To be honest, I care less about who becomes Lagos state governor, and truth be told, so long as we are still living in Nigeria, we cannot escape scenarios like this. If we the Yoruba continue to delay our exit from Nigeria and continue to bury our heads in the sand rather than stand up for what will truly make us free, then many more occurrences like this are on their way.

It is sheer ignorance that is making some Igbo people behave like they can conquer and control Lagos. Not even the British with their heavy machine guns could do it, if the Yoruba people are not talking, it is not because they are deaf or blind. Yoruba people know how to fight and win their battles; therefore, I will urge us to be cautious at this time.

The onus is on all of us to focus on the actualisation of an independent Yoruba and Igbo nation separate from Nigeria where we can choose who comes or stay in our country based on trust. We should know that even this world we live in does not belong to anyone of us. We are just caretakers who will give stewardship of how we used the time and resources that were placed in our care.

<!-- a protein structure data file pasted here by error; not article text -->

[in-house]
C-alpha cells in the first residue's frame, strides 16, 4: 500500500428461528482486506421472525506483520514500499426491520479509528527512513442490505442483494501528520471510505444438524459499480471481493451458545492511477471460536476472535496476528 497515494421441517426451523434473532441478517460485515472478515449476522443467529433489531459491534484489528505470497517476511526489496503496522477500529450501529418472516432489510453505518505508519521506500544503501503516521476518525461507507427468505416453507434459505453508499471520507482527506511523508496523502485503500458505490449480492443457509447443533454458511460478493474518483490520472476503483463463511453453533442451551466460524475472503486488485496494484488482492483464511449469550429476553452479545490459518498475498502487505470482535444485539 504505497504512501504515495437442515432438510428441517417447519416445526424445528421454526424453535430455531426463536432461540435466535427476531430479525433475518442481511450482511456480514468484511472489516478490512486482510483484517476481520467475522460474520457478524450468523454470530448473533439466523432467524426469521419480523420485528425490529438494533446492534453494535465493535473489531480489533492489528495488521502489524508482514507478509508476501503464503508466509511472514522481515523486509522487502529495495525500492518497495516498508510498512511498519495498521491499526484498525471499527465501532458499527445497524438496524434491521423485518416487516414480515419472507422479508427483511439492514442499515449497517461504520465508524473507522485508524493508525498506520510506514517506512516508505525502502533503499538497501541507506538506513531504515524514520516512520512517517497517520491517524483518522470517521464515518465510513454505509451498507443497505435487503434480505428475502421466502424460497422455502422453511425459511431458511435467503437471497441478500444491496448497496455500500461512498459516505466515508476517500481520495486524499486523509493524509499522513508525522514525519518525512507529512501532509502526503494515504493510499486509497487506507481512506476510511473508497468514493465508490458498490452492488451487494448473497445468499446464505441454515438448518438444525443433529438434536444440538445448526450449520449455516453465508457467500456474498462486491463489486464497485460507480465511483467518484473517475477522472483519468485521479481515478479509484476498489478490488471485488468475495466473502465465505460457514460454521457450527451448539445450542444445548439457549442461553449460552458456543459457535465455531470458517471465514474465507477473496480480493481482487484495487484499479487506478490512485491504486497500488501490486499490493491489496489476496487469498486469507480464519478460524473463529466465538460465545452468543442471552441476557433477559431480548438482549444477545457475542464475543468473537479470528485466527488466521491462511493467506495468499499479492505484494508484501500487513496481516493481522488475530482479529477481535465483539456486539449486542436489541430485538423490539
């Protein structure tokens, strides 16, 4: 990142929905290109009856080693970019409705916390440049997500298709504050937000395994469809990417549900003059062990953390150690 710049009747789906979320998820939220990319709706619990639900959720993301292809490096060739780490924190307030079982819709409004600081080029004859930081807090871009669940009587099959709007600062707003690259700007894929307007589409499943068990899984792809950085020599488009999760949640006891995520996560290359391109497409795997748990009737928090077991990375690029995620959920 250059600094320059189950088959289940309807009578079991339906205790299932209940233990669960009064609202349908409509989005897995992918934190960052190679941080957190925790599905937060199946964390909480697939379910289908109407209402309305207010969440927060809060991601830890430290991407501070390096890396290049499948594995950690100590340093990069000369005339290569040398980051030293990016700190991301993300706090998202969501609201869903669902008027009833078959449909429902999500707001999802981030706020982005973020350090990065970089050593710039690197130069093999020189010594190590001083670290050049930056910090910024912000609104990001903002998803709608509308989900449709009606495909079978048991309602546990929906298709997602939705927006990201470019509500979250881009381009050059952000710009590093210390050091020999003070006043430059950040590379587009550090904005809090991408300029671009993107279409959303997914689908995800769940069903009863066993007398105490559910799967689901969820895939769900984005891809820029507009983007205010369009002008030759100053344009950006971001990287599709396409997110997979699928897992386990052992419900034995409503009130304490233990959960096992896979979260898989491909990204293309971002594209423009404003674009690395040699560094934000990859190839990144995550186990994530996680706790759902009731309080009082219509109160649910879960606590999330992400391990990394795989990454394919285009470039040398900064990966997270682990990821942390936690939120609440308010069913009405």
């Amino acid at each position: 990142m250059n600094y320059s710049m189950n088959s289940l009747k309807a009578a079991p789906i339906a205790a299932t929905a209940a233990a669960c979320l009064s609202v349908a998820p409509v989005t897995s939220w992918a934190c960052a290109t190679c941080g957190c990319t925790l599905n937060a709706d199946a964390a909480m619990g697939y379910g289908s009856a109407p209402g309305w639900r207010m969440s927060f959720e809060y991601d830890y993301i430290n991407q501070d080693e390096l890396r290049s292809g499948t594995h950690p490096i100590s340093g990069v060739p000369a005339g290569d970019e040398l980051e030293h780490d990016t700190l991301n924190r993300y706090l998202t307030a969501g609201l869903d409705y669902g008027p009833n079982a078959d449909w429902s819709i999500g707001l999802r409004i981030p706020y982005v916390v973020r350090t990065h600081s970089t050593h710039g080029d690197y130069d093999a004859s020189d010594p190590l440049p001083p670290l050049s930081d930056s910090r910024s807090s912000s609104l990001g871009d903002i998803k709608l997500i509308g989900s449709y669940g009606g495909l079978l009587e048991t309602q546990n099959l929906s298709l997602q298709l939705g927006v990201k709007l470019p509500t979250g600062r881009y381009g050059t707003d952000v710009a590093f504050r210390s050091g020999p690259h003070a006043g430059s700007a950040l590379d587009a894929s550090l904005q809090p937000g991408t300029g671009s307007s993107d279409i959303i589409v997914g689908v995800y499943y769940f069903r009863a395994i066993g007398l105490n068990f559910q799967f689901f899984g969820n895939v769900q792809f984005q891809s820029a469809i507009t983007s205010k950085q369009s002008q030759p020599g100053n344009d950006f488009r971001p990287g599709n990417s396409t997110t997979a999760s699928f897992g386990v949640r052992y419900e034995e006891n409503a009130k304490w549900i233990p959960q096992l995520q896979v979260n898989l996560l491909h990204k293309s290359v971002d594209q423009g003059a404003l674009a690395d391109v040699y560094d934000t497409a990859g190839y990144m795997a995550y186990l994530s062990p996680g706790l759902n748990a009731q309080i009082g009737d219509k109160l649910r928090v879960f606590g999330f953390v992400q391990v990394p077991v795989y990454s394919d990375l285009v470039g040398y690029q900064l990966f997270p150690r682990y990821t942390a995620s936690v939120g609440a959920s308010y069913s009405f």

I urge our people to know that Lagos can never be a no man’s land and any ethnic agenda against the Yoruba people in Lagos will not be welcomed. Lagos is open to everyone and all are welcome to stay, build a happy life and be prosperous but we should be respectful of our hosts in their benevolence.

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Opinion

Hailing the Supreme Court on LG Allocation Judgment

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Prof Mike Ozekhome SAN, CON, OFR

The supreme court judgement today, July 11, 2024, directing the Federal Government to pay allocations due to Local Government Areas directly to their account thereby abolishing the old practices of State-Local Government Joint Account, is timely and courageous.

What the judgement has done is more like interpreting section 162 of the Constitution, which provides for a joint State-Local Government Account. In which case, money is normally paid to state governors’ accounts and then for them to disburse to the local governments for them to share. But what has been happening is that, as I noted in 2020,over three years ago, the state governors, have been behaving like ”bandits”, waylaing local governments funds along the way and thus impoverishing them leaving them with nothing to work, just a little for salary. And nothing to actually work for the people whom they represent.